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Start Date

4-6-2022 1:00 PM

End Date

4-6-2022 2:00 PM

Abstract

Life is full of choices—what to eat for breakfast, whom to marry or whether one should enlist in the army. Every decision, no matter how significant or important it is, may lead to an experience of regret (Kahneman & Tversky, 1982). Regret is a common emotion that people experience when they reflect on their past decisions and realize that the outcomes could have been different had they made a different choice (Beike, Markman & Karadogan, 2009). There are many factors that intensify the amount of regret experiences. Prior research suggests failed actions (e.g., changing an initially correct answer on a multiple choice exam to a wrong answer) results in more regret than failed inactions (e.g., sticking to the wrong answer and missing the question). Although this action effect is a robust finding in regret literature, a group of researchers reported that it is the in-actions that hurt people the most (Gilovich & Medvec, 1995). When people are asked to reflect on their past experiences, it is the inactions they report regretting more (e.g., I wish I spent more time with my dad before he passed away). Furthermore, the amount of regret experienced at one point can change over time. That is, people may adopt certain coping strategies to mitigate its effects (Gilovich and Medvec, 1995; Bauer, Wrosch, Jobin, 2008). Research suggests that spirituality has a positive effect on emotional wellbeing (Brown, Carney, Parrish & Klem, 2013; Yamada, Lukoff, Lim, & Mancuso; 2020) especially with regards to managing depression and anxiety. This study will explore whether spirituality can regulate the amount of regret one might experience stemming from actions and inactions. Specifically, we hypothesize that higher levels of spirituality will reduce the amount of regret experienced.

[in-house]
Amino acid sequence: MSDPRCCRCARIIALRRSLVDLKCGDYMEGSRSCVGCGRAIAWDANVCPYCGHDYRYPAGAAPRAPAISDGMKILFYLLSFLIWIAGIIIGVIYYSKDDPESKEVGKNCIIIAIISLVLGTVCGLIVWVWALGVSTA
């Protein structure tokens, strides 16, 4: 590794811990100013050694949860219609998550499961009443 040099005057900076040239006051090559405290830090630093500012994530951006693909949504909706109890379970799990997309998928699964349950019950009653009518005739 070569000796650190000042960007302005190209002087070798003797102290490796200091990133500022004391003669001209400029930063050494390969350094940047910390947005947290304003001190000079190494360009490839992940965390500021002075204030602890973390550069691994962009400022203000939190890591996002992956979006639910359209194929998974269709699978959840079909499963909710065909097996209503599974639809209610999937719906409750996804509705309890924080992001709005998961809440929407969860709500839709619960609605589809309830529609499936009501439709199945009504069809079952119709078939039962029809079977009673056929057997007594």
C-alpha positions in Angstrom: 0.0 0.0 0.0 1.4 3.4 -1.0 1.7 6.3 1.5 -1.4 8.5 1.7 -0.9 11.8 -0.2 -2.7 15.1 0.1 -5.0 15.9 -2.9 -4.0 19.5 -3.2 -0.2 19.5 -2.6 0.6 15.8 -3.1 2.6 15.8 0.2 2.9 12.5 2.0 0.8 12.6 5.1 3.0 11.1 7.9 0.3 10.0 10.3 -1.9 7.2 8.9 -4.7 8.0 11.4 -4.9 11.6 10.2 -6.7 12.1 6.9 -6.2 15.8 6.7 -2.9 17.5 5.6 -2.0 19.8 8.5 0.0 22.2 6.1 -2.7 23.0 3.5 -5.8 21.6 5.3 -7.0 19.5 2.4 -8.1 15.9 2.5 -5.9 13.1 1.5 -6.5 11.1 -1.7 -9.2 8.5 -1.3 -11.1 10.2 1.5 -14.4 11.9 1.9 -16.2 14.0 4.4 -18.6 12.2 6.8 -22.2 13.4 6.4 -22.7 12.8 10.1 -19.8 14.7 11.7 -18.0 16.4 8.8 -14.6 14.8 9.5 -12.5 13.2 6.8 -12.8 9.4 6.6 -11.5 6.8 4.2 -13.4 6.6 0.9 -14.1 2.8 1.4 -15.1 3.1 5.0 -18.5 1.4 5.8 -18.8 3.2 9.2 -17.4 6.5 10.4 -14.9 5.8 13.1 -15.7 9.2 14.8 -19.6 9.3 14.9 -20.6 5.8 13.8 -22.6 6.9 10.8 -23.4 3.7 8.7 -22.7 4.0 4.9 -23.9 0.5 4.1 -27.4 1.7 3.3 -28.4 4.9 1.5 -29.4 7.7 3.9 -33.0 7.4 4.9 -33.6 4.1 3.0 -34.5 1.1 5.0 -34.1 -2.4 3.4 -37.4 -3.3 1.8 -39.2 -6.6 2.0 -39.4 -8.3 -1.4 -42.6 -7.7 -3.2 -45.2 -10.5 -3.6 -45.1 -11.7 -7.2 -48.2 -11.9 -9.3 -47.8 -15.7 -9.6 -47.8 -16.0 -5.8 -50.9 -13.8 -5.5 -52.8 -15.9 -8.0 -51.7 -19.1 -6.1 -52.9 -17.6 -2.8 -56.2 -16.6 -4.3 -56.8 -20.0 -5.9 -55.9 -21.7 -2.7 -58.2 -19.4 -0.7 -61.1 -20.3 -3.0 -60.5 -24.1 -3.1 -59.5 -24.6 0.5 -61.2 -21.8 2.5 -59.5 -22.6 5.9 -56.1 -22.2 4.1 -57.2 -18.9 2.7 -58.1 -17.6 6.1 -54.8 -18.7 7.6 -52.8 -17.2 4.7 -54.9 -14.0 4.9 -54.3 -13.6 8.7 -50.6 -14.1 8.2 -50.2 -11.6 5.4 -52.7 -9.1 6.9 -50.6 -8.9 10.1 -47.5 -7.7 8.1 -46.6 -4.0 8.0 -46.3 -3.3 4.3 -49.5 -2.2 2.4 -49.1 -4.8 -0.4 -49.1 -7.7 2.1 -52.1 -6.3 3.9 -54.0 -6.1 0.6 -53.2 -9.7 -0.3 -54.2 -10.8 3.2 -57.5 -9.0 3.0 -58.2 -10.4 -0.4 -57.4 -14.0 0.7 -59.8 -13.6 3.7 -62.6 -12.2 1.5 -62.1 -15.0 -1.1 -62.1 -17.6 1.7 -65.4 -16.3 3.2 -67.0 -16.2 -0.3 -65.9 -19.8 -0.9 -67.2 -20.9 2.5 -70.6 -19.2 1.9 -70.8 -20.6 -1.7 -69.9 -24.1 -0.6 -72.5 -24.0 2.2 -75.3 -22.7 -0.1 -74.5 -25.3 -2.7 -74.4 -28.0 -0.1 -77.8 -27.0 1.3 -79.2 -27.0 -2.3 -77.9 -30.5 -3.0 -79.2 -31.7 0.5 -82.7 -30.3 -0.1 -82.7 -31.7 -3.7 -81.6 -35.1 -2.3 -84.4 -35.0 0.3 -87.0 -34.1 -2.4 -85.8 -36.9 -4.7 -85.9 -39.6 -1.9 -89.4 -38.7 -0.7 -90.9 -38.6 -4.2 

To explore this hypothesis, a 2 (Decision Type: Actions vs Inaction) x 2 (Spirituality: Low vs High) between subjects design will be used. By adopting a vignette paradigm, the decision type (actions vs inactions) will be manipulated. Additionally, participants will be asked to complete the Intrinsic Spirituality Scale (ISS) (Allport & Ross, 1967).

Presenters:
Justine Asas
Undergraduate Student, College of Health and Human Services
Marley Hawkins
Undergraduate Student, College of Education

Faculty / Staff Sponsor

Figen Karadogan, Ph.D.

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Does Spirituality Affect Your Amount of Regret Poster

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Apr 6th, 1:00 PM Apr 6th, 2:00 PM

Does Spirituality Affect Your Amount of Regret?

Life is full of choices—what to eat for breakfast, whom to marry or whether one should enlist in the army. Every decision, no matter how significant or important it is, may lead to an experience of regret (Kahneman & Tversky, 1982). Regret is a common emotion that people experience when they reflect on their past decisions and realize that the outcomes could have been different had they made a different choice (Beike, Markman & Karadogan, 2009). There are many factors that intensify the amount of regret experiences. Prior research suggests failed actions (e.g., changing an initially correct answer on a multiple choice exam to a wrong answer) results in more regret than failed inactions (e.g., sticking to the wrong answer and missing the question). Although this action effect is a robust finding in regret literature, a group of researchers reported that it is the in-actions that hurt people the most (Gilovich & Medvec, 1995). When people are asked to reflect on their past experiences, it is the inactions they report regretting more (e.g., I wish I spent more time with my dad before he passed away). Furthermore, the amount of regret experienced at one point can change over time. That is, people may adopt certain coping strategies to mitigate its effects (Gilovich and Medvec, 1995; Bauer, Wrosch, Jobin, 2008). Research suggests that spirituality has a positive effect on emotional wellbeing (Brown, Carney, Parrish & Klem, 2013; Yamada, Lukoff, Lim, & Mancuso; 2020) especially with regards to managing depression and anxiety. This study will explore whether spirituality can regulate the amount of regret one might experience stemming from actions and inactions. Specifically, we hypothesize that higher levels of spirituality will reduce the amount of regret experienced.

To explore this hypothesis, a 2 (Decision Type: Actions vs Inaction) x 2 (Spirituality: Low vs High) between subjects design will be used. By adopting a vignette paradigm, the decision type (actions vs inactions) will be manipulated. Additionally, participants will be asked to complete the Intrinsic Spirituality Scale (ISS) (Allport & Ross, 1967).

Presenters:
Justine Asas
Undergraduate Student, College of Health and Human Services
Marley Hawkins
Undergraduate Student, College of Education